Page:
When using VirtualBox network bridging, SEP blocks outgoing traffic
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When using VirtualBox network bridging, SEP blocks outgoing traffic


Article ID: 164791


Updated On:


Endpoint Protection


When using VirtualBox network bridging, Symantec Endpoint Protection (SEP) blocks virtual machines' outgoing traffic in relation to specific applications.

NAT - Working

2/10/2017 7:14:40 PM    Allowed    5    Outgoing    TCP    example.company.com [x.x.x.x]    <NIC_mac_address>    80    
##.##.##.##   <NIC_mac_address>   57527   C:\Program Files\Oracle\VirtualBox\VirtualBox.exe   Admin   SYMC  Default   1    
2/10/2017 7:14:39 PM    
2/10/2017 7:14:39 PM    Allow All Application
Network Bridging - Not working

2/10/2017 7:24:51 PM	Blocked	   15	Outgoing    TCP    example.company.com [x.x.x.x] <NIC_mac_address>    80
##.##.##.##    <NIC_mac_address>   49558   Admin   SYMC   Default   3	
2/10/2017 7:24:41 PM	
2/10/2017 7:24:50 PM	Block all other IP traffic and log


SEP (all versions)


As an application's process ID is not attached to any TCP/IP packet and cannot be acquired directly from the packet layer where Teefer implements its firewall functionality, Teefer uses an intermediary driver to try to obtain the process ID:
1. Our Network Security Driver (SND, better known as SymTDI or SymNets) monitors application layer activity using filters near the top of the network stack and maintains a database of active connections. This database correlates the network endpoint information (IP addresses and ports) with the process information.
2. Teefer then queries SND for application data on the basis of endpoint information found at the packet layer.

Typical virtualization solutions, including VirtualBox, use the client network stack to manage connections. A “sideband” communication with a proxy device driver or other application is used to relay packets between the virtual NIC and the actual NIC. Packets can be exchanged in one of the following ways:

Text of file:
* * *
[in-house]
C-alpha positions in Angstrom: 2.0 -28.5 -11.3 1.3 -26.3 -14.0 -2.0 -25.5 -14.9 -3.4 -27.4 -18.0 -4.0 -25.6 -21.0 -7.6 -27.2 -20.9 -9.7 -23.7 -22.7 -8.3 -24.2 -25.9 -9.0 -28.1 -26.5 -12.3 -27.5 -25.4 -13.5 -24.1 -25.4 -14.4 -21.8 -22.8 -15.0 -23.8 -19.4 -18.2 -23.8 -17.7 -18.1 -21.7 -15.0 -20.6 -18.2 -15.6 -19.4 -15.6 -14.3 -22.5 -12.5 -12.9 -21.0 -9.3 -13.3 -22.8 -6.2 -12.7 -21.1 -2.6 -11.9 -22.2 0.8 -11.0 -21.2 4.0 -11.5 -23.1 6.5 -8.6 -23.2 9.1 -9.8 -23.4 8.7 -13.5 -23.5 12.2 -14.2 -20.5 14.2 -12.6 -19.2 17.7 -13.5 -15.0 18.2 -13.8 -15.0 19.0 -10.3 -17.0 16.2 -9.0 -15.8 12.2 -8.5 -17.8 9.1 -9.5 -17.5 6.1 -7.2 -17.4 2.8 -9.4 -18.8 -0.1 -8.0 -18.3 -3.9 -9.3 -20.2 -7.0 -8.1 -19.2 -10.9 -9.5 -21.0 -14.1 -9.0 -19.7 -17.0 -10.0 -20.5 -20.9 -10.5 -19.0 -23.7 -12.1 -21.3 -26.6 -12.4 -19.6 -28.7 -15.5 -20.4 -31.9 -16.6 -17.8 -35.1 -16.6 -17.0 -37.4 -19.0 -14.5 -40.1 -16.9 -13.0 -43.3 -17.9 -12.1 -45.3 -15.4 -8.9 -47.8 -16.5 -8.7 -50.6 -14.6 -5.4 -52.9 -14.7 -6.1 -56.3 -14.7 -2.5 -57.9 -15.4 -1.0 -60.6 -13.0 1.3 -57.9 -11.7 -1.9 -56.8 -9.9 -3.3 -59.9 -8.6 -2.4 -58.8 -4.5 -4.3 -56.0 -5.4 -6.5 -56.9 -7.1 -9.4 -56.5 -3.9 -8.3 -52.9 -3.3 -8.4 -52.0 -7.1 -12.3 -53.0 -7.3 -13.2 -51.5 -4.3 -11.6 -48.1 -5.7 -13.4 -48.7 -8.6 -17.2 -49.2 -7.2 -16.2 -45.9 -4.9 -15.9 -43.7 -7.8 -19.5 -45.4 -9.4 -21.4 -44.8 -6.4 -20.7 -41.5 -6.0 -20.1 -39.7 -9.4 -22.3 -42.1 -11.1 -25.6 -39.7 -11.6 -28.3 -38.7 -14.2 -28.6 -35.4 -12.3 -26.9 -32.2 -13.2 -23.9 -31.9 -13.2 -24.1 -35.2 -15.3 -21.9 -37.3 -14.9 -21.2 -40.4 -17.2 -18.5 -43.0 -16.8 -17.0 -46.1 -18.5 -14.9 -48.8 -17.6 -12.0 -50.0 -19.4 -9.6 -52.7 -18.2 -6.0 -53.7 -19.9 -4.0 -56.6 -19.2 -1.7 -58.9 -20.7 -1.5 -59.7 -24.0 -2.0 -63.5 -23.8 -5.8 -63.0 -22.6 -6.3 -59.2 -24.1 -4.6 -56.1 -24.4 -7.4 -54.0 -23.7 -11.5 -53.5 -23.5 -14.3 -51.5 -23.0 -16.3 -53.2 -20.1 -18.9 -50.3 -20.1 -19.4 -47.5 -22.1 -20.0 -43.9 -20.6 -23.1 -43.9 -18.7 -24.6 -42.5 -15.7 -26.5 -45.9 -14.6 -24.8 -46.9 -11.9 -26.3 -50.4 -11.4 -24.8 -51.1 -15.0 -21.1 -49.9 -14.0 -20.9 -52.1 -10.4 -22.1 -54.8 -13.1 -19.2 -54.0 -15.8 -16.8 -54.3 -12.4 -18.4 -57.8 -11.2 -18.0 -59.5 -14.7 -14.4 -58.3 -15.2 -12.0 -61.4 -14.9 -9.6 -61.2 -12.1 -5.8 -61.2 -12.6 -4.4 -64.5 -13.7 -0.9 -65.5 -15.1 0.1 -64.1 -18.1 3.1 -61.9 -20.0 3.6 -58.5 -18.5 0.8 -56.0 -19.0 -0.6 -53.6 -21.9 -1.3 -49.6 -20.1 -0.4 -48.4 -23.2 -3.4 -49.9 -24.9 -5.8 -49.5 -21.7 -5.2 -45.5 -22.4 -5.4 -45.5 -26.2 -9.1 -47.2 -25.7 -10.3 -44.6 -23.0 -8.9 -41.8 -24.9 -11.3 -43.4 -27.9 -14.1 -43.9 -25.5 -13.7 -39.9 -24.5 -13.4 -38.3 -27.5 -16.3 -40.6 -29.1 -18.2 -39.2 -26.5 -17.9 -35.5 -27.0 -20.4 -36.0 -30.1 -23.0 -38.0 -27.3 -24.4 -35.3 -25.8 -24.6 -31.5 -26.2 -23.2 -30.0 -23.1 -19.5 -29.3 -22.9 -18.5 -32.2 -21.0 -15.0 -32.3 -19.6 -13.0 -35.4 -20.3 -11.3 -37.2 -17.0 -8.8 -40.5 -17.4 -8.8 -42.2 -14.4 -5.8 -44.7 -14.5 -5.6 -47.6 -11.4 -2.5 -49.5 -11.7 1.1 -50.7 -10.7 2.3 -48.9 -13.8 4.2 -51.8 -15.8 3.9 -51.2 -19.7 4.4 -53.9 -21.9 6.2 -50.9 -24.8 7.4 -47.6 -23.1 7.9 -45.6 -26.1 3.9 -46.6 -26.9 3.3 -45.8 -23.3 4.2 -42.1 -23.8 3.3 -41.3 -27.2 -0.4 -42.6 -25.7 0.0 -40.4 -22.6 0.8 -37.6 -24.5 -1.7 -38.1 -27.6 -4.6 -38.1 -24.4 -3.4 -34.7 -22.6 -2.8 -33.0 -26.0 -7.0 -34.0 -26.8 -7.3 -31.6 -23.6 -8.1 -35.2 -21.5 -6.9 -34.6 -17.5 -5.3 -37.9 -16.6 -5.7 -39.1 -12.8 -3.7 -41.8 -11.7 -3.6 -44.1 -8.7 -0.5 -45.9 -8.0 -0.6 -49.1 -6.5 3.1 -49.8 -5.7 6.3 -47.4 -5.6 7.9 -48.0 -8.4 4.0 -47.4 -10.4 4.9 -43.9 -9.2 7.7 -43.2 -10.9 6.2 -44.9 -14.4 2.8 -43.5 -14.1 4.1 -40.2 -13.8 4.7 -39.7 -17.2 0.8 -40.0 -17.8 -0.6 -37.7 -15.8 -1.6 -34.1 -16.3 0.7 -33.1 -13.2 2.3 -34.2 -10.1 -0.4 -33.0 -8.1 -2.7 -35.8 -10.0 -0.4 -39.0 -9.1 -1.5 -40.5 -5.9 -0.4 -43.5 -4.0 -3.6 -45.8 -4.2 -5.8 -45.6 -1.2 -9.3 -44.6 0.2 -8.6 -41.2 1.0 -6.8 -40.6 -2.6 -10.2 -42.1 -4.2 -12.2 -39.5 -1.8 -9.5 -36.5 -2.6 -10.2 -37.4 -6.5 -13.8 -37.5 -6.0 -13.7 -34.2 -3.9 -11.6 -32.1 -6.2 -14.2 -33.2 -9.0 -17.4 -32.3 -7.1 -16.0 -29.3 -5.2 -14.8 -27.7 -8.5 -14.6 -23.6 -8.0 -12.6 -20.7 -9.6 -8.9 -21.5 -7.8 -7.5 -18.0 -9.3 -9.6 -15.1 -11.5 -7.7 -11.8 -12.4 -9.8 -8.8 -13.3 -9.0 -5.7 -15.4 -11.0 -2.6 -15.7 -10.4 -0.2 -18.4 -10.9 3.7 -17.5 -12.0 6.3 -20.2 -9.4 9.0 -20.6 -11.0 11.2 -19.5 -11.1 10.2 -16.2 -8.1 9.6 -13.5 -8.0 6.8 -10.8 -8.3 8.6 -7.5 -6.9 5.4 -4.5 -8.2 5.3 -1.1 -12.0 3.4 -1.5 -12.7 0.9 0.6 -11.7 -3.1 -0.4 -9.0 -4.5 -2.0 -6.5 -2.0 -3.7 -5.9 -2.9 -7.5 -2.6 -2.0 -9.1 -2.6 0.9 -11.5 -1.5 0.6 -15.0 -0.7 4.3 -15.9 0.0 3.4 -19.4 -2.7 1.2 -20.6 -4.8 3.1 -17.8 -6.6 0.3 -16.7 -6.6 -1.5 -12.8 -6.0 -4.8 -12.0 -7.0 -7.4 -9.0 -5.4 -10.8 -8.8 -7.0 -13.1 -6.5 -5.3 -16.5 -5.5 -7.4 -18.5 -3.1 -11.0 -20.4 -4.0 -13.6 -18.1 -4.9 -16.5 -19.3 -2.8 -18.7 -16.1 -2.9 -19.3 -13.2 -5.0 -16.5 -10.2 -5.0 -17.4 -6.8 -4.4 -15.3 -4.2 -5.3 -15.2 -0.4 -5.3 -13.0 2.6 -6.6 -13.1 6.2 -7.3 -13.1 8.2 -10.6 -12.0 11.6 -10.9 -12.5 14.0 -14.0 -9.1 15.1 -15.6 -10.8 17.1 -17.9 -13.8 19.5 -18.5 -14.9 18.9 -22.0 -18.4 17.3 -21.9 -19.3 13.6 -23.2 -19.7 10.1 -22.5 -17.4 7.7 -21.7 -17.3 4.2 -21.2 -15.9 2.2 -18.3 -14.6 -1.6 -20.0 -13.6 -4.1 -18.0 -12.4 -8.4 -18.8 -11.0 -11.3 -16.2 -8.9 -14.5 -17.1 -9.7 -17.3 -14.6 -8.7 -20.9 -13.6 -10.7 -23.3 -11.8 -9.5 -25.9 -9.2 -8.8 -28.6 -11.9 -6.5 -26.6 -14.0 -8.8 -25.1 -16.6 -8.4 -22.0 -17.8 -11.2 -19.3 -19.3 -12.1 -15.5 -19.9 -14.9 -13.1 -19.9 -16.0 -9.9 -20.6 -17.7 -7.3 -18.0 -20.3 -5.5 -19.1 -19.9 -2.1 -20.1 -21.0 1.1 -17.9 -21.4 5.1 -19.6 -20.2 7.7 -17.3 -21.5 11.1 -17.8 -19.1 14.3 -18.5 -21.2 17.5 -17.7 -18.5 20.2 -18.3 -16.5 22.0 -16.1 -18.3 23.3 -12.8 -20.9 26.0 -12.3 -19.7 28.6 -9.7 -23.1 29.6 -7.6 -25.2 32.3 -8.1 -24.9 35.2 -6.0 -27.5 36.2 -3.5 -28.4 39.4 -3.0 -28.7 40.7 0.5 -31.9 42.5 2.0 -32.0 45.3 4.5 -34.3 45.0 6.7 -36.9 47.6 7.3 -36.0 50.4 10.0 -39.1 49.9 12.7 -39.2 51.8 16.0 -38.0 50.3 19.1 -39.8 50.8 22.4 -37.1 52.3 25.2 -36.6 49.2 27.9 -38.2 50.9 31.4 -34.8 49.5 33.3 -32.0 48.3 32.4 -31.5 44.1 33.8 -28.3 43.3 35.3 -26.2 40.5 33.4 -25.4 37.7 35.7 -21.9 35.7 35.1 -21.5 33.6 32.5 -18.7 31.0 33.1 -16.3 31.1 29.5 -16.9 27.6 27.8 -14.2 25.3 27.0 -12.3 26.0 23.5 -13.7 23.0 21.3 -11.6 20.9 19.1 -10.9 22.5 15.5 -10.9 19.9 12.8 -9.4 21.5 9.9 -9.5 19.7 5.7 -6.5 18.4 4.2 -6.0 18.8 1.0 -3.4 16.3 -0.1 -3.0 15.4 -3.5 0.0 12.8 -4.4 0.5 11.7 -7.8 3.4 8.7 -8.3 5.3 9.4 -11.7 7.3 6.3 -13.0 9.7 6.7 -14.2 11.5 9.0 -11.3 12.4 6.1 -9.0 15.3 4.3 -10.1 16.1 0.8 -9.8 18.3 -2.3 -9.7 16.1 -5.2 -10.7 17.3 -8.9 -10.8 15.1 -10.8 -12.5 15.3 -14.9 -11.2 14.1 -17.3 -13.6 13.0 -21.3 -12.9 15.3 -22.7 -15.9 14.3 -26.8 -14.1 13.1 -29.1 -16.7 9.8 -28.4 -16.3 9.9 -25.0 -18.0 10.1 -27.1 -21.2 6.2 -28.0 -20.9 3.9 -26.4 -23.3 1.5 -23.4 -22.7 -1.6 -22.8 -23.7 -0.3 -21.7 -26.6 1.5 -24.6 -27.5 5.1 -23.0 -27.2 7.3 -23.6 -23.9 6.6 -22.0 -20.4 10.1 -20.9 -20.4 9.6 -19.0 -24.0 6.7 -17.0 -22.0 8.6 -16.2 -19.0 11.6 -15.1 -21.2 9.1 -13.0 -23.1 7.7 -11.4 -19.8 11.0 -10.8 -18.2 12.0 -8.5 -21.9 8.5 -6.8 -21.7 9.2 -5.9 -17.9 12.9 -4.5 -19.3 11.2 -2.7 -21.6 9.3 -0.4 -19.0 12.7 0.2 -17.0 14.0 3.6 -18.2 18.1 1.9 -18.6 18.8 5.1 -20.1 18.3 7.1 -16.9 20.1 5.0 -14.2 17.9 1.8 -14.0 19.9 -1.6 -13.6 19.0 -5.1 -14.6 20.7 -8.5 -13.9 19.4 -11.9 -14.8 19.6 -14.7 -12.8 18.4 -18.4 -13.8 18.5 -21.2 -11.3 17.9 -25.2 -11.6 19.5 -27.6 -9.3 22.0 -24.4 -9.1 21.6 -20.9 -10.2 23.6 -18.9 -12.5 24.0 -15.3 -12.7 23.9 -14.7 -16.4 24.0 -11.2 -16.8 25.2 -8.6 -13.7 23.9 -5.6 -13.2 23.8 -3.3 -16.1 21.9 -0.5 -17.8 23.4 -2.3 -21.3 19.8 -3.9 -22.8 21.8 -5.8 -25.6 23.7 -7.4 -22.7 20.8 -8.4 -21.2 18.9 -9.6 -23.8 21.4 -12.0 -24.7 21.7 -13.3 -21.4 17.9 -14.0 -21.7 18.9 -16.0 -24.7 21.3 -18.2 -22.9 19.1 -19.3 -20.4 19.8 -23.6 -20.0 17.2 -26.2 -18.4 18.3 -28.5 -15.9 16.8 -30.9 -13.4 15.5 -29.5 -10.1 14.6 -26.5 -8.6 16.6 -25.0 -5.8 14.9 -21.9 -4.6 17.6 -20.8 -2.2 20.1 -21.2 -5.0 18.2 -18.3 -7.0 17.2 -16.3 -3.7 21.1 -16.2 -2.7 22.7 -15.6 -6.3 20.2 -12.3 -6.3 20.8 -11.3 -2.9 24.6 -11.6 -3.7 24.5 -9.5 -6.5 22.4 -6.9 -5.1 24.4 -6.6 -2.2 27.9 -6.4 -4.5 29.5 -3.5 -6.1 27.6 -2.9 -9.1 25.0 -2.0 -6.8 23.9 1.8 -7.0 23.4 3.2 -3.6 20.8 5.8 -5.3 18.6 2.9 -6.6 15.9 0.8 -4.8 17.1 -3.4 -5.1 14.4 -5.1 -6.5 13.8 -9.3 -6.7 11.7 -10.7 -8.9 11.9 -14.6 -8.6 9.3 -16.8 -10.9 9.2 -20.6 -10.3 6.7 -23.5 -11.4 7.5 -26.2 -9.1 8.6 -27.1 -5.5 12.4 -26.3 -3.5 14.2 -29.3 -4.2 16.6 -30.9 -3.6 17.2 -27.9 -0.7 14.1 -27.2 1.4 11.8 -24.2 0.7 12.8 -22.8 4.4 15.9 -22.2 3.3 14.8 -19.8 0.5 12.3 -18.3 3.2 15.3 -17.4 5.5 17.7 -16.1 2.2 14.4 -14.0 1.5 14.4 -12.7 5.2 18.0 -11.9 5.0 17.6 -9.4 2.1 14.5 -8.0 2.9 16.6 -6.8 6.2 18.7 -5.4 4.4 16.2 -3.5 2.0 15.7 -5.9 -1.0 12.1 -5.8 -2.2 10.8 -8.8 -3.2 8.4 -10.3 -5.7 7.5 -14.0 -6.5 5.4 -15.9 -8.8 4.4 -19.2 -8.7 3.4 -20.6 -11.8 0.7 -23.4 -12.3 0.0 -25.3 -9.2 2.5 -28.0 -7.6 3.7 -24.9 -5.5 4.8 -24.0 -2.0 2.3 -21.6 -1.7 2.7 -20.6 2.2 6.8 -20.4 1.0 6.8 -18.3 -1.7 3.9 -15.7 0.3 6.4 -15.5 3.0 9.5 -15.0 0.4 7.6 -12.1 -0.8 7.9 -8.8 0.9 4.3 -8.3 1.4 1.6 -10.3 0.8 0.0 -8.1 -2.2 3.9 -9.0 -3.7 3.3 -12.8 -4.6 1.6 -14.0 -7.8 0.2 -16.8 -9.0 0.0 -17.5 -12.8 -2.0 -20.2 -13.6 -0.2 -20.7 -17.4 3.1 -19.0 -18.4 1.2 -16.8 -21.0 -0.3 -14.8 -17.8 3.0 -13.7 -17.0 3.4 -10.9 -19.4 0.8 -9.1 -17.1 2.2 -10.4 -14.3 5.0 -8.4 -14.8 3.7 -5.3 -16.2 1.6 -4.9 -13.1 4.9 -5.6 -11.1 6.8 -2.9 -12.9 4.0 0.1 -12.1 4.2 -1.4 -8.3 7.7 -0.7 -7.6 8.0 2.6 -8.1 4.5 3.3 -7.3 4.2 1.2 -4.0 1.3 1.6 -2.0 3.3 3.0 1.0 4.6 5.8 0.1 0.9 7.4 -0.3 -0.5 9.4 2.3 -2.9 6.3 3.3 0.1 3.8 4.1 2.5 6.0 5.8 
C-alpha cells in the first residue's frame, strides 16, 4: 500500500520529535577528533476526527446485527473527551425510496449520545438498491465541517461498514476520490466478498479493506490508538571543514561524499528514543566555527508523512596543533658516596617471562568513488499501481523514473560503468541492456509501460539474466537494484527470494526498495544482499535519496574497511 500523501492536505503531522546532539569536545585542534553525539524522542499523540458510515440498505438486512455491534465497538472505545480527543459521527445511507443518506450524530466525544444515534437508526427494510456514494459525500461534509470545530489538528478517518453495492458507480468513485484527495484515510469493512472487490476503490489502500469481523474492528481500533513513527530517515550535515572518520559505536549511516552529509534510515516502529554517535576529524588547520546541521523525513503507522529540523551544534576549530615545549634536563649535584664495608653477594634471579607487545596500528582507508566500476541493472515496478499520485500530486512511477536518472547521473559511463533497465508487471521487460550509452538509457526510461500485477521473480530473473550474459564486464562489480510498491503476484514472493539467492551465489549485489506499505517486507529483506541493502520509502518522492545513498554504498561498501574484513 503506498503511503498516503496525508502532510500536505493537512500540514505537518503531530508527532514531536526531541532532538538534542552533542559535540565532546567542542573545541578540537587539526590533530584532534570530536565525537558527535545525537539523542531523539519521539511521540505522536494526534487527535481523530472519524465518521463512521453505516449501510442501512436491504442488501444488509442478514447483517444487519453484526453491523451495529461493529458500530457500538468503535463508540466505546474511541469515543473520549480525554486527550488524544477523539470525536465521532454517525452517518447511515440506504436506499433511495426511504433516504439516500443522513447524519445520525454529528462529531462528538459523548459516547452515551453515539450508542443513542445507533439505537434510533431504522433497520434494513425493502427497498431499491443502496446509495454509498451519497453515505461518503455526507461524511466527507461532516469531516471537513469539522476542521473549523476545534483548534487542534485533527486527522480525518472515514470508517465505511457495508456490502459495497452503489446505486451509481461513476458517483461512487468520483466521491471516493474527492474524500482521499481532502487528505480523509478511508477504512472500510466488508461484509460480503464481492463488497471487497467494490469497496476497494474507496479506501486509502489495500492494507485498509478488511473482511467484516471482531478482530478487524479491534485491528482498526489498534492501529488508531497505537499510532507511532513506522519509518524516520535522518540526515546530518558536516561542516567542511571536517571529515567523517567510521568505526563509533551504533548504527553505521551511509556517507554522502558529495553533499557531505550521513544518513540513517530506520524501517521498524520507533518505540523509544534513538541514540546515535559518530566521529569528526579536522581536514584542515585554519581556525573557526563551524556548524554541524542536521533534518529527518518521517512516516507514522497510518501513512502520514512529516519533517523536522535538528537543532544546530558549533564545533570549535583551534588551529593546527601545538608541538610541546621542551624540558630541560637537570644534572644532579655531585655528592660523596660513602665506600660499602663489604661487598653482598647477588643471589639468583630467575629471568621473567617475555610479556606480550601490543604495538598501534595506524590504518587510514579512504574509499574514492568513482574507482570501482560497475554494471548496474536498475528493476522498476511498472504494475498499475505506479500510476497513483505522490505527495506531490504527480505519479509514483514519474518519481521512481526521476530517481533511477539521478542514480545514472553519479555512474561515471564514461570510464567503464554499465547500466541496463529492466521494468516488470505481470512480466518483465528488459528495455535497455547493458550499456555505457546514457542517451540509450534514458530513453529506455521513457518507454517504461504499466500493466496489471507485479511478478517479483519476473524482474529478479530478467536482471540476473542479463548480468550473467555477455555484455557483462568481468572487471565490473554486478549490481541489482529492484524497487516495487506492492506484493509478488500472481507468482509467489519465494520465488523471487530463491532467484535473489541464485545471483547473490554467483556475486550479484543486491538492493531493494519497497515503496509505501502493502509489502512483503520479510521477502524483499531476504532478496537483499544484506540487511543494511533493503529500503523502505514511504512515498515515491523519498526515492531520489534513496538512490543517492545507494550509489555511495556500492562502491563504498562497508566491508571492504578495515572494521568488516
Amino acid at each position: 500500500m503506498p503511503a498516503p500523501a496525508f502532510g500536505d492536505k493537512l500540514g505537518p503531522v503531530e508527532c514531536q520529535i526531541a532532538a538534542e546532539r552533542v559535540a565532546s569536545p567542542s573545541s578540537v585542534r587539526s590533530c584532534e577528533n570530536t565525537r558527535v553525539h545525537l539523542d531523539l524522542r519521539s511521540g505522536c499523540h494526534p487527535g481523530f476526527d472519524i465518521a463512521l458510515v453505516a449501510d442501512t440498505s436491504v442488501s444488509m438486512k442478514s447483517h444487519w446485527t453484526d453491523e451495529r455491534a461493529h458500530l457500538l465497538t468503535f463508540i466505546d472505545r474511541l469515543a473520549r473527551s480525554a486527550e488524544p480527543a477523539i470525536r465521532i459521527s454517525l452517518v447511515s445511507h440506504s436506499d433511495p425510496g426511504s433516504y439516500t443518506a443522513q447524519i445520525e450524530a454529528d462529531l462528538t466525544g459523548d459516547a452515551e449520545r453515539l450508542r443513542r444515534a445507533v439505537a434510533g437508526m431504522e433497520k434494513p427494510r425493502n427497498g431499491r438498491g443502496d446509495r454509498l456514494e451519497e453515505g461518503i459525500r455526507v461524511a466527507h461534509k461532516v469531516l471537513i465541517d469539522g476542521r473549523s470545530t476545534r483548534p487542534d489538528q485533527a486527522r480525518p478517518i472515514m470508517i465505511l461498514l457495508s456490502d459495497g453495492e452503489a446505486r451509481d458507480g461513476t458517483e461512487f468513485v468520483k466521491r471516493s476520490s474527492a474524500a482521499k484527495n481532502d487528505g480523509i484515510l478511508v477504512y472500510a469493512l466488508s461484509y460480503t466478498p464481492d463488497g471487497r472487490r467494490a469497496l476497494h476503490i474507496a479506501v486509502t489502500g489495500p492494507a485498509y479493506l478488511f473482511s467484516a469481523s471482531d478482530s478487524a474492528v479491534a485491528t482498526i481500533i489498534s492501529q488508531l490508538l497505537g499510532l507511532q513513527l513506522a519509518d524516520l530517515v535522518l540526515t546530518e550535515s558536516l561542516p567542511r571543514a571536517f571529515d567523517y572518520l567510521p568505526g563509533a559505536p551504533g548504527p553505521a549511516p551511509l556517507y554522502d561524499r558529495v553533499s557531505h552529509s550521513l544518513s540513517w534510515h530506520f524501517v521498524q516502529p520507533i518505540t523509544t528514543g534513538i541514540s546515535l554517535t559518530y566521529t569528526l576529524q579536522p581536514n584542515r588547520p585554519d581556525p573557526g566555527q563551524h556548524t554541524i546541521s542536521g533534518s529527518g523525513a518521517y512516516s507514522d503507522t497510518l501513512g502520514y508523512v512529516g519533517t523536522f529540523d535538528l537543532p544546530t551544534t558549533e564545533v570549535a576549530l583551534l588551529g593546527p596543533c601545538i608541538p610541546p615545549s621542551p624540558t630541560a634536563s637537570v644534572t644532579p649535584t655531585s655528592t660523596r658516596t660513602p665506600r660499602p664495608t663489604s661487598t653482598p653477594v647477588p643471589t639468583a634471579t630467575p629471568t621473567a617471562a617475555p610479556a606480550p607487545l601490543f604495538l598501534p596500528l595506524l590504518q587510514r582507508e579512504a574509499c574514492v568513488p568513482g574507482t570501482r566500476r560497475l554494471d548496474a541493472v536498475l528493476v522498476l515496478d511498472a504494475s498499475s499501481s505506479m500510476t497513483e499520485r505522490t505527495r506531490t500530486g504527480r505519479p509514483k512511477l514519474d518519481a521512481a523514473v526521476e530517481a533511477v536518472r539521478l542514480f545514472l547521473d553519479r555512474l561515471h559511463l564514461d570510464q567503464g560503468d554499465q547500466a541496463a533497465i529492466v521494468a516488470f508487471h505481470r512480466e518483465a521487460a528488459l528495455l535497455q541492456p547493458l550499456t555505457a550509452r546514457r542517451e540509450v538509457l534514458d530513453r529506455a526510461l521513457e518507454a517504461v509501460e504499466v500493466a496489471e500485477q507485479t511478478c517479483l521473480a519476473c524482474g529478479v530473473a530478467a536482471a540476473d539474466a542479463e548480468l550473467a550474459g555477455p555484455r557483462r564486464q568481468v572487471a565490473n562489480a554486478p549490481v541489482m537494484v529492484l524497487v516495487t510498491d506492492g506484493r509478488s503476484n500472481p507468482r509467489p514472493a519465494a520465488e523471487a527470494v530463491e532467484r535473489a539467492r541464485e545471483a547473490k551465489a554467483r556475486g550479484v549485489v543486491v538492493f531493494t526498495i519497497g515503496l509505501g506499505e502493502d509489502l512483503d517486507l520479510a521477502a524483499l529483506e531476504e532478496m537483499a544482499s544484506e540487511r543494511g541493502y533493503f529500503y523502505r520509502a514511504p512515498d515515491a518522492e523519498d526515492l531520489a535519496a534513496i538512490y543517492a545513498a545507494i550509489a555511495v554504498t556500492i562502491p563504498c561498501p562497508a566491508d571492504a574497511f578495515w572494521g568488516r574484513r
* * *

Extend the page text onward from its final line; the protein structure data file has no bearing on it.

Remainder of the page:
1. Directly with an actual NIC (as an NDIS client). The application layer filters are bypassed completely and SND will have no record of any connection.
2. By attaching to the top of the TCP/IP stack and accessing it in “raw” packet mode. The process ID may be available depending on the thread that created the connection (it could be “SYSTEM”).
Either way, SND operation is limited to the information provided by the operating system. WPP tracing can reveal which connections are seen by SND and which queries are made by Teefer. By gathering WPP tracing, it was determined that the root cause is that we do not get a system callback from the OS when VirtualBox makes the connection in Bridge mode. Therefore, we cannot add the connection to the table a query for the same returns NOT_FOUND (c0000225) and the packet is dropped.


While this is a limitation of our SND driver, one way this issue could be resolved is by using the virtual machine's IP address to filter the traffic. More specifically, by adding the virtual machine's IP address as the Local Address in the Allow * Application, it will allow all packets sent from the virtual machine, even though no application is associated.